According to THV 11, Mighty Earth, an environmental campaign organization, has started a campaign targeting Tyson Foods Inc. The organization...
The city of San Diego's Point Loma wastewater treatment plant and Pump Energy Recovery Project (PERP) has been brought online in time for the peak summer season and will begin selling power to the San Diego grid through a contract with San Diego Gas and Electric.
The $1.2 million project, completed by Henwood Energy Services, Inc. , included a $360,000 grant from the California Energy Commission in addition to $420,000 renewable energy incentives from the state of California to get the wastewater treatment facility back up and running in time for Summer 2001, and will supply an additional 1.35 megawatts of green energy to San Diego area power grid.
The Point Loma hydroelectric turbine originally was installed in the mid-1980s, but operated for less than 24 hours before being shut down in 1989 and partially disassembled due to the inability to properly regulate the effluent flow. However, changes to the plant's piping system in concordance with the ocean outfall's hydraulic characteristics and rising energy costs created the interest in bringing the project back on-line.
Henwood, a leading energy technology and consulting company, was chosen for the major maintenance overhaul including the installation of a new control system and wiring it into the GUF (gas utilization facility) which can in turn produce over 4.5 MW of power. Henwood met the deadline of June 1, 2001 after bringing the generator online with successful testing starting May 23.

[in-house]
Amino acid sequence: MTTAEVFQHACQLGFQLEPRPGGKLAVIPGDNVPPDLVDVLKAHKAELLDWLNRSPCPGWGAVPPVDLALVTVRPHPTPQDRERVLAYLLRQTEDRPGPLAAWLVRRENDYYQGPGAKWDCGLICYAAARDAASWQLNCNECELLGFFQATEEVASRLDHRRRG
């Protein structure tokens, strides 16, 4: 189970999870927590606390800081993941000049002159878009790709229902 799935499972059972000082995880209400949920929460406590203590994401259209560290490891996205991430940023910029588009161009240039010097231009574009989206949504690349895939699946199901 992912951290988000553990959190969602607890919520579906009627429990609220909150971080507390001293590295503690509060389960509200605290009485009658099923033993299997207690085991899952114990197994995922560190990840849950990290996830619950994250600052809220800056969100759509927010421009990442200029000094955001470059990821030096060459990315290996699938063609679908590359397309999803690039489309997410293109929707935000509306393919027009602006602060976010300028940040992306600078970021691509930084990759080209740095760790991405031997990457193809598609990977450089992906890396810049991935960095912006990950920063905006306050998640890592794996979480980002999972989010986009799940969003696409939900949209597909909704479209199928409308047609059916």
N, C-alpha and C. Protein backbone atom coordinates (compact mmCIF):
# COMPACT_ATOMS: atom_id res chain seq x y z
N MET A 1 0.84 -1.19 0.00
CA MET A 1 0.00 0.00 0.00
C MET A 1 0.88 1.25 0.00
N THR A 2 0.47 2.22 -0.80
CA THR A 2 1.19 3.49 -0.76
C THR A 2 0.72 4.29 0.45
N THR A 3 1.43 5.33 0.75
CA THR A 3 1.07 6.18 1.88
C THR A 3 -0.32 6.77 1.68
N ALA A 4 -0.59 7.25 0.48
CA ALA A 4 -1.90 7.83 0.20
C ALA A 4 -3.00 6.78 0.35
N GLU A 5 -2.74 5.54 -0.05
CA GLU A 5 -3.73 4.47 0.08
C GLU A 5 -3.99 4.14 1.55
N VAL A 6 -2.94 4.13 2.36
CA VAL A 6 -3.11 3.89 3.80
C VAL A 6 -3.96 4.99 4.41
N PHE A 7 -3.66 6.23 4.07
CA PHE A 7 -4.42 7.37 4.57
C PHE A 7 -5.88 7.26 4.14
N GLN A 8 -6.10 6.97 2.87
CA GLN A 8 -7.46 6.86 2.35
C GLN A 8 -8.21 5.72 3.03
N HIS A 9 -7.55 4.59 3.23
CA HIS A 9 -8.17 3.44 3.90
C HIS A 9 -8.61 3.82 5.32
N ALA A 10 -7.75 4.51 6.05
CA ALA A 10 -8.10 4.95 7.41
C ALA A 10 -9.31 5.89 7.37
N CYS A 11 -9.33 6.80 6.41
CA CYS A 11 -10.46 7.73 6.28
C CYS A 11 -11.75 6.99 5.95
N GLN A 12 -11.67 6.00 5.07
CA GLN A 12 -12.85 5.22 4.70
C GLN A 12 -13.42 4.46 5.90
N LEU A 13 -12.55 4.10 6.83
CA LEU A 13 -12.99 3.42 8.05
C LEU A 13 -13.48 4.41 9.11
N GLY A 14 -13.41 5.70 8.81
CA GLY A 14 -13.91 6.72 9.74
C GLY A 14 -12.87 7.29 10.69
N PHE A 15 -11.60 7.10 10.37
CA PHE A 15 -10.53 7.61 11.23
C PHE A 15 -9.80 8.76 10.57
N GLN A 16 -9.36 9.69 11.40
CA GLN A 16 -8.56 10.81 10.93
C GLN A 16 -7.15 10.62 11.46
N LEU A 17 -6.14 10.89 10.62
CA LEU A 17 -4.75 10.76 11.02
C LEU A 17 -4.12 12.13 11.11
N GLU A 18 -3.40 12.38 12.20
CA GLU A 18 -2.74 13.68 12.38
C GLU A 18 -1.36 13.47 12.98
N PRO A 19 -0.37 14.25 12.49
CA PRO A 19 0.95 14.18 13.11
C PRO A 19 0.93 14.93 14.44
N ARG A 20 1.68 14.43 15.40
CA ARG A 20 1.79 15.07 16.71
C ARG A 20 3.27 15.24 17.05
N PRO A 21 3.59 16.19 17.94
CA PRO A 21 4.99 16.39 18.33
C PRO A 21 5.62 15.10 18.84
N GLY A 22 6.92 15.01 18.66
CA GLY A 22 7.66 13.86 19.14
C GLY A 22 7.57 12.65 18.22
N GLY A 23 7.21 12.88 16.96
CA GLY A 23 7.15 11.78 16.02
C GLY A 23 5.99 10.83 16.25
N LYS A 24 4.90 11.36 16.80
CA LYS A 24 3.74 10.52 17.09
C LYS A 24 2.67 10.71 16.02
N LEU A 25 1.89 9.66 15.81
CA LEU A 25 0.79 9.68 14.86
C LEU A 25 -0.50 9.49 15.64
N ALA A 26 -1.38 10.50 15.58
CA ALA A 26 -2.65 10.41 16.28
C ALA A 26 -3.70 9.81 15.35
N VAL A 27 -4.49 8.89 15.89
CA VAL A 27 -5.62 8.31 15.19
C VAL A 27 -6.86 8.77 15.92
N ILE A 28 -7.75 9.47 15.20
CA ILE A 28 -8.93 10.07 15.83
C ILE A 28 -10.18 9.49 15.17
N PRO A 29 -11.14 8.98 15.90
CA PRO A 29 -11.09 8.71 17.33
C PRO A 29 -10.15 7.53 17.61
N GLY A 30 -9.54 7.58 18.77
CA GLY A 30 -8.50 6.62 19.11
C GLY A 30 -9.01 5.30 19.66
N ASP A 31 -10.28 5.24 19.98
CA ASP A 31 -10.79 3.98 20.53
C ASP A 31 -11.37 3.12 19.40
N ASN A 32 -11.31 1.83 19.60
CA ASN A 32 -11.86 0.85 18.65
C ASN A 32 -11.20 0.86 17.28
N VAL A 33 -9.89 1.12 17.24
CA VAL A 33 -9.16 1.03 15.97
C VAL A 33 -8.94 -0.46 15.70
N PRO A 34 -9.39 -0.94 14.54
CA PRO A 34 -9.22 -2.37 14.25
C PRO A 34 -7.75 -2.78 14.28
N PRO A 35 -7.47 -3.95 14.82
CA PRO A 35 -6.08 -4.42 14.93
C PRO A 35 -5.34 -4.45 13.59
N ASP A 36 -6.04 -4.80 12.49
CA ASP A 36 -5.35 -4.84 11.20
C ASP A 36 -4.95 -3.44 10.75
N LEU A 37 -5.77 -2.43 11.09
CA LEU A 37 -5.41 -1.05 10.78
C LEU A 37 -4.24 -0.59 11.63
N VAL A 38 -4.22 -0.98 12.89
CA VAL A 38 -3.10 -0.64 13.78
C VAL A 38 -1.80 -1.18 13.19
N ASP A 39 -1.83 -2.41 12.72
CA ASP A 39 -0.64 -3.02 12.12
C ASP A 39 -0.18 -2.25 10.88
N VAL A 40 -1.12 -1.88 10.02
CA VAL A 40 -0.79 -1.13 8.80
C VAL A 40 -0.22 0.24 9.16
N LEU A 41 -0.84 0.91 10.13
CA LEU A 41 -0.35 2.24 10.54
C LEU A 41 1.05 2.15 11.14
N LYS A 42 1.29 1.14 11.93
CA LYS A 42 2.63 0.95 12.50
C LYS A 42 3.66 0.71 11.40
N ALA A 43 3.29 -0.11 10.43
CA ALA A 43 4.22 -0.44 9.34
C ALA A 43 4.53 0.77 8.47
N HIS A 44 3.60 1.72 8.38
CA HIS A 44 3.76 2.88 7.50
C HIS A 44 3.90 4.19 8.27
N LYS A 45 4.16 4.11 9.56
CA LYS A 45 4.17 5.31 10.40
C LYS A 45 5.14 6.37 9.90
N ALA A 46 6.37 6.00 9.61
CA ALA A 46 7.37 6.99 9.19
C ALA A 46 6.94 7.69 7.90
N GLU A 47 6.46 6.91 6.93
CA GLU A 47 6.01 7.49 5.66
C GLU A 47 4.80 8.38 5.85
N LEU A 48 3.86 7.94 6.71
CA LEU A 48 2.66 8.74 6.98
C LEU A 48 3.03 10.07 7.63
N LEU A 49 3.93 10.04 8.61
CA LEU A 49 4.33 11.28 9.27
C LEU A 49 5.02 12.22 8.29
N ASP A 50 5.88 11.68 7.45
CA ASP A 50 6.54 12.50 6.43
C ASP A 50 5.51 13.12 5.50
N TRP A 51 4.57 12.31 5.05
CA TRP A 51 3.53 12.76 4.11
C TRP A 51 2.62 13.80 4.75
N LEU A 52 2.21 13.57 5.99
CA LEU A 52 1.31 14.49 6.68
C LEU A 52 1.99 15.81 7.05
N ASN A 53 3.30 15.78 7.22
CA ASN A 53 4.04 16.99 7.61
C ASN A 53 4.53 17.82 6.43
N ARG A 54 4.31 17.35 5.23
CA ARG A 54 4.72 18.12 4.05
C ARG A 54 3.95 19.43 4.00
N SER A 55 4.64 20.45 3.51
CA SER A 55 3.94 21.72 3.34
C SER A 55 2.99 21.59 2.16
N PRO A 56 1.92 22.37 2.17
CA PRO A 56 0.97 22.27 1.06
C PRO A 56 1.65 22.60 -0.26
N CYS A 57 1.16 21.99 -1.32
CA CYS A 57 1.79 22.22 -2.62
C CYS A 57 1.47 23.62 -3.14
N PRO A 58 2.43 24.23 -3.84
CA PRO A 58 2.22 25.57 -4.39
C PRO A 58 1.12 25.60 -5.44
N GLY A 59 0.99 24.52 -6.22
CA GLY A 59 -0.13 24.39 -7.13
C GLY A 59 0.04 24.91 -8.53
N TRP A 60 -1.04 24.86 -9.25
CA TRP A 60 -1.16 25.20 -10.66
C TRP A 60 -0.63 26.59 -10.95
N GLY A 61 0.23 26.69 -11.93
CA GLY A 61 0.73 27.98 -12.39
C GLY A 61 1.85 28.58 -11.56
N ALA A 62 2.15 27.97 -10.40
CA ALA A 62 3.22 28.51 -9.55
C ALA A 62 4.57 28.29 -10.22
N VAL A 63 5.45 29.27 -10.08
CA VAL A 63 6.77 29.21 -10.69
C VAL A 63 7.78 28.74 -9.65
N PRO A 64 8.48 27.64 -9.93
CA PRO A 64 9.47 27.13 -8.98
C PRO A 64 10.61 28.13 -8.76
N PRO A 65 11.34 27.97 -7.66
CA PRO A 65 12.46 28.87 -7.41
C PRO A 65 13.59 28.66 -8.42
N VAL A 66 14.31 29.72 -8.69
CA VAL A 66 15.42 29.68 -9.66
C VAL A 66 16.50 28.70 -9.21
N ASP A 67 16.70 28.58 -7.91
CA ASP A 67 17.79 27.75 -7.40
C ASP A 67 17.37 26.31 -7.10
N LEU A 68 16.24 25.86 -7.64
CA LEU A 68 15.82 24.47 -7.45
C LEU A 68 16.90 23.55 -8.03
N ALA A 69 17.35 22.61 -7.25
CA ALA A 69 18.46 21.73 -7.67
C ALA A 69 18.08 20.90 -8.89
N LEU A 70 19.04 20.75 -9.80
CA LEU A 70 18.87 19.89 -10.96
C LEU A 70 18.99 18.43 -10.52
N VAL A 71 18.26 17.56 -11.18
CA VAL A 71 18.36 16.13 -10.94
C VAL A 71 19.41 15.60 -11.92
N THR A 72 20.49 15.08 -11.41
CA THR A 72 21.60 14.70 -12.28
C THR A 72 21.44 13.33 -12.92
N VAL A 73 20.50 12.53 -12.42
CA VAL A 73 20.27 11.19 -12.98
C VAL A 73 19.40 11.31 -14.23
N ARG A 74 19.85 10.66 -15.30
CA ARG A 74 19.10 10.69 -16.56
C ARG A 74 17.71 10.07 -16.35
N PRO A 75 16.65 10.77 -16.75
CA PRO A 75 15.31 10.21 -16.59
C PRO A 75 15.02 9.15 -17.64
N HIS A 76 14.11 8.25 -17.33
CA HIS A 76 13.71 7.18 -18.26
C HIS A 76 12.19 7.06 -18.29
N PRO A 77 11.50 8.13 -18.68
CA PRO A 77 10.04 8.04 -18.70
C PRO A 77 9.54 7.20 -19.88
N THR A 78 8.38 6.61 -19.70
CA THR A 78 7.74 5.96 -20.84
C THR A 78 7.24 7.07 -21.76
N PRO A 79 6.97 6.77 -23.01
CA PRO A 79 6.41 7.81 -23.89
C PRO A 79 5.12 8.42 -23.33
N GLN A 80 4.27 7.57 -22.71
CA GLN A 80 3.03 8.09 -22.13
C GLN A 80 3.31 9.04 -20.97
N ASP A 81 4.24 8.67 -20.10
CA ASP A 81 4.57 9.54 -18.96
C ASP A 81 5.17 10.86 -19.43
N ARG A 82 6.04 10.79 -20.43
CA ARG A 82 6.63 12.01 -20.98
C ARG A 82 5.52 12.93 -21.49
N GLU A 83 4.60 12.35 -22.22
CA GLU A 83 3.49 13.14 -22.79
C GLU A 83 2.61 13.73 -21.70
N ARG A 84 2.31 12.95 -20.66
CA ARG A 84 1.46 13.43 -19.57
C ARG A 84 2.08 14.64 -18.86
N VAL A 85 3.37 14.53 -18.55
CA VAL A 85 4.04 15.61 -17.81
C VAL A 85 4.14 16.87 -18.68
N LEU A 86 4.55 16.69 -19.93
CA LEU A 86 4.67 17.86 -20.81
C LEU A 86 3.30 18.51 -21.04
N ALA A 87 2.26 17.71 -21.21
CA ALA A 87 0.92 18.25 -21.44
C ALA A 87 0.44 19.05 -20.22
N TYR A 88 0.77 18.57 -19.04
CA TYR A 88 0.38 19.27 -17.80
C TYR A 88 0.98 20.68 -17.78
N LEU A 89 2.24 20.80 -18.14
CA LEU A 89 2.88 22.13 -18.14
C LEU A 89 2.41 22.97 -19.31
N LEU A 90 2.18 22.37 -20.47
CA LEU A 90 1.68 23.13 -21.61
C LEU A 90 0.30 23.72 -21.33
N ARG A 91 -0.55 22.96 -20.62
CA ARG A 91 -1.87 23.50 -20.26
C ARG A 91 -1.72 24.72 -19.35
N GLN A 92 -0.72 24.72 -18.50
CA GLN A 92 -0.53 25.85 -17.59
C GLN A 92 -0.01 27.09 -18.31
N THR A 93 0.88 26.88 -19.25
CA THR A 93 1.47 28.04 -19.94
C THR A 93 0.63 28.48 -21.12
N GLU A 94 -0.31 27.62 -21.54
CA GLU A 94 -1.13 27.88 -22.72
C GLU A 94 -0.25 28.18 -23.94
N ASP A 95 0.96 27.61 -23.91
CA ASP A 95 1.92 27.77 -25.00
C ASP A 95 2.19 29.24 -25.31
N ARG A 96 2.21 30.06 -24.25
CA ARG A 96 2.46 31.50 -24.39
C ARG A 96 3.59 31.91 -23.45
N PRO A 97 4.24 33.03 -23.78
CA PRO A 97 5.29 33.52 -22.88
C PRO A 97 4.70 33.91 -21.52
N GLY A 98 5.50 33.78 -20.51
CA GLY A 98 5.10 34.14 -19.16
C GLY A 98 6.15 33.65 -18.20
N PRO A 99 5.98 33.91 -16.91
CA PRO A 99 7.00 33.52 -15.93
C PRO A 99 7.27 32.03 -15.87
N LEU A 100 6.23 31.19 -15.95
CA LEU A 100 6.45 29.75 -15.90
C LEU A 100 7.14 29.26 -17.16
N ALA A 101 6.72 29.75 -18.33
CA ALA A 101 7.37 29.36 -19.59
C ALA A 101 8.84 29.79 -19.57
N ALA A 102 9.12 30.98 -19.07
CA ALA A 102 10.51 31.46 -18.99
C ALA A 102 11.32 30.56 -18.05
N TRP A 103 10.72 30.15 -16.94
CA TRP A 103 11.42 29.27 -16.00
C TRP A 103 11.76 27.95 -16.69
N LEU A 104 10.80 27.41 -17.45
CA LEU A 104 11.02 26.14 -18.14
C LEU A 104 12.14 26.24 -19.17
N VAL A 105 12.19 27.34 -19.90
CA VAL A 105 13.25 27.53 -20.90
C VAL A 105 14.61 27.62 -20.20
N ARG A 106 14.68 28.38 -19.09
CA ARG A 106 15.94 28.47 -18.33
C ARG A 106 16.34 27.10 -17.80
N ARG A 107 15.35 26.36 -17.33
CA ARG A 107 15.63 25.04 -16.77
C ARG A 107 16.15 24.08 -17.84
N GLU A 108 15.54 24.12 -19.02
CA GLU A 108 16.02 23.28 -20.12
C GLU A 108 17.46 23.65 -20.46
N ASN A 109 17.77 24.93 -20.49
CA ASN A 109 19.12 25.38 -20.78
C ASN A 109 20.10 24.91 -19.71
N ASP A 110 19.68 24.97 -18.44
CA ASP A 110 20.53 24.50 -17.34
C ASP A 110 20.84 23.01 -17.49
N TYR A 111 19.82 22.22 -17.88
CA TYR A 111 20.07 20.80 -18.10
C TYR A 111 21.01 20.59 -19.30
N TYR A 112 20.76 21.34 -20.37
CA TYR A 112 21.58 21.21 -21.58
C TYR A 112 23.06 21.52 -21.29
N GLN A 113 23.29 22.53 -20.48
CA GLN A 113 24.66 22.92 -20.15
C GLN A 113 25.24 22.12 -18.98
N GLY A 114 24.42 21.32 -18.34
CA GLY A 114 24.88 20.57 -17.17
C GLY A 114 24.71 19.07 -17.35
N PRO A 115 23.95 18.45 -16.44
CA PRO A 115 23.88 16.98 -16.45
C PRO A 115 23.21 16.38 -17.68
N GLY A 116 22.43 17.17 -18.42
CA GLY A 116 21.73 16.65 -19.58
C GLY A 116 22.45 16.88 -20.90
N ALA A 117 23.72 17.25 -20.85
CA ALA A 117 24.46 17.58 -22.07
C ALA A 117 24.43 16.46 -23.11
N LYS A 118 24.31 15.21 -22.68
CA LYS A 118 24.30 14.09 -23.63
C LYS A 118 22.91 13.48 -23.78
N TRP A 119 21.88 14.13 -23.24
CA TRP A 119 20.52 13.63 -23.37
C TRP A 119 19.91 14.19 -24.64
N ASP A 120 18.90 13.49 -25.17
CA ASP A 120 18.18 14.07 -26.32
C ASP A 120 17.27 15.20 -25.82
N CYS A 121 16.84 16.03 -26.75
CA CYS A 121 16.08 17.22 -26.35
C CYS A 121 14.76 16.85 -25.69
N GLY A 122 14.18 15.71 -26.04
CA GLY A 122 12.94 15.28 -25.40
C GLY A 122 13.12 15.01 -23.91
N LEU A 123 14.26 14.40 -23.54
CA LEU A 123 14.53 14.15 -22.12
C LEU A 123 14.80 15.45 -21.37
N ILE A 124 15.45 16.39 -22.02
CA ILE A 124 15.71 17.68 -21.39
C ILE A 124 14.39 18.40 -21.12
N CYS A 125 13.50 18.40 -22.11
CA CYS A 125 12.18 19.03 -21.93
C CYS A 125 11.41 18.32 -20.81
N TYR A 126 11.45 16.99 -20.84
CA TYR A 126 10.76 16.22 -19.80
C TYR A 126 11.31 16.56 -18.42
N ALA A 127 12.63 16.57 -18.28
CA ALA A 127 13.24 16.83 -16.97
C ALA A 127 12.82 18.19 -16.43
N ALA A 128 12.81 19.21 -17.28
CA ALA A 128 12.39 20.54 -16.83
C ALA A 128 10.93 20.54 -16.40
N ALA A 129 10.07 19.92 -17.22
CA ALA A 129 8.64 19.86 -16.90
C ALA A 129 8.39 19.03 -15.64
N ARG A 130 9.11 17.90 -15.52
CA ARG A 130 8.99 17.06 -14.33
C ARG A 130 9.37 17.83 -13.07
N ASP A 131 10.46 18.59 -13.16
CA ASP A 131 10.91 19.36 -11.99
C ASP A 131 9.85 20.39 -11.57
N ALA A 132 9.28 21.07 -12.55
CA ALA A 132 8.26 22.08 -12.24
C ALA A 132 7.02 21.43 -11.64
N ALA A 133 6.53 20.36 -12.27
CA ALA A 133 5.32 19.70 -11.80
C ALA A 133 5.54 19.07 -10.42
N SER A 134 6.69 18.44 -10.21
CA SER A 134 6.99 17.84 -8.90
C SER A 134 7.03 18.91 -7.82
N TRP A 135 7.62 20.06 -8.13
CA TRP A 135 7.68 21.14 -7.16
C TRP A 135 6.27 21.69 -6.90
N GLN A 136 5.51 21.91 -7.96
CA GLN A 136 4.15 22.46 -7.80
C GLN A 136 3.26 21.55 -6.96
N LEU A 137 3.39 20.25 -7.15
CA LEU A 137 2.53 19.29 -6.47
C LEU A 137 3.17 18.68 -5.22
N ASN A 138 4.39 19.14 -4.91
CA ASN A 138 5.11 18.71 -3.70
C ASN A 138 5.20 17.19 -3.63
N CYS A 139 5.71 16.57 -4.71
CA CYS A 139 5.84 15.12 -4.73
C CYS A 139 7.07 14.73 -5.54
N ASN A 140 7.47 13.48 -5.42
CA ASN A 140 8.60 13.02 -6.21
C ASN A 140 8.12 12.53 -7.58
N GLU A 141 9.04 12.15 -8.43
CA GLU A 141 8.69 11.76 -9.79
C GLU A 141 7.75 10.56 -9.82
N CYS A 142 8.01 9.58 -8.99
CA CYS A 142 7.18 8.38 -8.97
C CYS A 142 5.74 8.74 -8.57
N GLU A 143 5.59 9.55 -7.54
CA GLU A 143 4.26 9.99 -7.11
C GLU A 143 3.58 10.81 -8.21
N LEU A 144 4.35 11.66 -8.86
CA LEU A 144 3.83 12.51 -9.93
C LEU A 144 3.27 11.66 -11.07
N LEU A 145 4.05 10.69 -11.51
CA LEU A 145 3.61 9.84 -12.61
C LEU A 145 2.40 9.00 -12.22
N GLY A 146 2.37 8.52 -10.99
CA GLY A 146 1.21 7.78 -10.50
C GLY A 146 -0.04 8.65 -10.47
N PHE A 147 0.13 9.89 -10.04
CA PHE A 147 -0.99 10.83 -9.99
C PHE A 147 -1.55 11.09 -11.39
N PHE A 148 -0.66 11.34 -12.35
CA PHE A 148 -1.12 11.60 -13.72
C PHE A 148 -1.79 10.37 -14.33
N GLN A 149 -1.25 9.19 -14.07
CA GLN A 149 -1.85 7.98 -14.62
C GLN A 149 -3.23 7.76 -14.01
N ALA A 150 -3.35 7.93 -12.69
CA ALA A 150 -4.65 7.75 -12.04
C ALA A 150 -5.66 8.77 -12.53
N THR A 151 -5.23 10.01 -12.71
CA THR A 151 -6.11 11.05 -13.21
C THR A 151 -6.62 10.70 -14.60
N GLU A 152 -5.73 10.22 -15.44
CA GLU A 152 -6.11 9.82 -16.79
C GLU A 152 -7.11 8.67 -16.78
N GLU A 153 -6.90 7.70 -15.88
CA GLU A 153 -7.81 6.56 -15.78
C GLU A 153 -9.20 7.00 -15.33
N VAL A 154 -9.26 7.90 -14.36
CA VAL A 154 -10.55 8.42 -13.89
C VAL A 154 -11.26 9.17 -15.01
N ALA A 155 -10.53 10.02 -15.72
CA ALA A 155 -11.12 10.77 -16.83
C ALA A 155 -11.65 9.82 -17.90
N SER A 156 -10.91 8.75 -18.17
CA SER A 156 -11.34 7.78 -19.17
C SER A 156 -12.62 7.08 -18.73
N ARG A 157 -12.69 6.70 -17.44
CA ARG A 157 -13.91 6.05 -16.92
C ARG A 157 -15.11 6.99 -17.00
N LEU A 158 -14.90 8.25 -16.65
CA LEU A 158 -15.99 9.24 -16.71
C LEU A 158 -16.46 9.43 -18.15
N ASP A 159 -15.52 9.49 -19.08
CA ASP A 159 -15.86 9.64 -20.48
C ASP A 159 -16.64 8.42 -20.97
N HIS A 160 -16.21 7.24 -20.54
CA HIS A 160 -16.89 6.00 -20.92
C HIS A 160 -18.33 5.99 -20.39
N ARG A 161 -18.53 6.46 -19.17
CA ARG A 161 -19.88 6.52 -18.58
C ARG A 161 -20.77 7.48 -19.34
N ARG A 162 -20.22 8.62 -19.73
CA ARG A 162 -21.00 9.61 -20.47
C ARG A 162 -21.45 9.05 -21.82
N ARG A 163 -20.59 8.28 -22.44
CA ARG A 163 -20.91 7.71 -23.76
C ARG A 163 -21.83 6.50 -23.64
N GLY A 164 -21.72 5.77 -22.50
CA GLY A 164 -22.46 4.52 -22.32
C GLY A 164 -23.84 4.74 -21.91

The facility is powered with treated wastewater that drops up to 90 feet from the cliffside plant into a 4.5 mile ocean outfall, resulting in the generation of enough incremental power to supply electricity to more than 10,000 homes. Mayor Dick Murphy will be dedicating the plant on Monday, June 18th with a ribbon cutting ceremony held on site.
The Metropolitan Wastewater Department treats the wastewater generated by more than two million people in the City of San Diego and fifteen other cities and districts. Through state-of-the-art facilities, water reclamation, biosolids production and cogeneration, the city is a leader in maximizing the conservation of water and energy as part of the wastewater treatment process.